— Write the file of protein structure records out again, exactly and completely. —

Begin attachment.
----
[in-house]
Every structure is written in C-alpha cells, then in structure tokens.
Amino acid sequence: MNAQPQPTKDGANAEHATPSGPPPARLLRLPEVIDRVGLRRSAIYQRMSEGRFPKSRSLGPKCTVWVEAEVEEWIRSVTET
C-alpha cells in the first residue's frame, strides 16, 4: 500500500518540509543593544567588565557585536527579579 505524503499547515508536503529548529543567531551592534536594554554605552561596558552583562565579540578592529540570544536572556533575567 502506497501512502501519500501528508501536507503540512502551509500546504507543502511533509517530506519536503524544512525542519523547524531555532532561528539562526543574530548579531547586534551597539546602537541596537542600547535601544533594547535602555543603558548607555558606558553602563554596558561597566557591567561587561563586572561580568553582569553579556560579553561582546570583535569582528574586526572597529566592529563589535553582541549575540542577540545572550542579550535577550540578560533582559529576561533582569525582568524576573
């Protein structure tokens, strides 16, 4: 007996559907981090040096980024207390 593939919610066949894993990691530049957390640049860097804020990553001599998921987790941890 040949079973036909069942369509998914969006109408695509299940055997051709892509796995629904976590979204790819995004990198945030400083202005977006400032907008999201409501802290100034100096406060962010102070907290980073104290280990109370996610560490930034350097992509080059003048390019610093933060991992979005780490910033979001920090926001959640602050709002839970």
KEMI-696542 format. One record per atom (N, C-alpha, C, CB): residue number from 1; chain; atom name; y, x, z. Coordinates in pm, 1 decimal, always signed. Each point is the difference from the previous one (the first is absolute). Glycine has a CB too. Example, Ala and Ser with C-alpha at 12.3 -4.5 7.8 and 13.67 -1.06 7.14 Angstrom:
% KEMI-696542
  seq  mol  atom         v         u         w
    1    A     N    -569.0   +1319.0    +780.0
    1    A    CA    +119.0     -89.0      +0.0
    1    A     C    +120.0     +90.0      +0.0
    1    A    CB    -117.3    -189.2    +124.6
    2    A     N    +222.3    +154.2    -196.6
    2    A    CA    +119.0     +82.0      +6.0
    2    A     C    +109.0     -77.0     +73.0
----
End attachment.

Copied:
[in-house]
Every structure is written in C-alpha cells, then in structure tokens.
Amino acid sequence: MNAQPQPTKDGANAEHATPSGPPPARLLRLPEVIDRVGLRRSAIYQRMSEGRFPKSRSLGPKCTVWVEAEVEEWIRSVTET
C-alpha cells in the first residue's frame, strides 16, 4: 500500500518540509543593544567588565557585536527579579 505524503499547515508536503529548529543567531551592534536594554554605552561596558552583562565579540578592529540570544536572556533575567 502506497501512502501519500501528508501536507503540512502551509500546504507543502511533509517530506519536503524544512525542519523547524531555532532561528539562526543574530548579531547586534551597539546602537541596537542600547535601544533594547535602555543603558548607555558606558553602563554596558561597566557591567561587561563586572561580568553582569553579556560579553561582546570583535569582528574586526572597529566592529563589535553582541549575540542577540545572550542579550535577550540578560533582559529576561533582569525582568524576573
């Protein structure tokens, strides 16, 4: 007996559907981090040096980024207390 593939919610066949894993990691530049957390640049860097804020990553001599998921987790941890 040949079973036909069942369509998914969006109408695509299940055997051709892509796995629904976590979204790819995004990198945030400083202005977006400032907008999201409501802290100034100096406060962010102070907290980073104290280990109370996610560490930034350097992509080059003048390019610093933060991992979005780490910033979001920090926001959640602050709002839970």
KEMI-696542 format. One record per atom (N, C-alpha, C, CB): residue number from 1; chain; atom name; y, x, z. Coordinates in pm, 1 decimal, always signed. Each point is the difference from the previous one (the first is absolute). Glycine has a CB too. Example, Ala and Ser with C-alpha at 12.3 -4.5 7.8 and 13.67 -1.06 7.14 Angstrom:
% KEMI-696542
  seq  mol  atom         v         u         w
    1    A     N    -569.0   +1319.0    +780.0
    1    A    CA    +119.0     -89.0      +0.0
    1    A     C    +120.0     +90.0      +0.0
    1    A    CB    -117.3    -189.2    +124.6
    2    A     N    +222.3    +154.2    -196.6
    2    A    CA    +119.0     +82.0      +6.0
    2    A     C    +109.0     -77.0     +73.0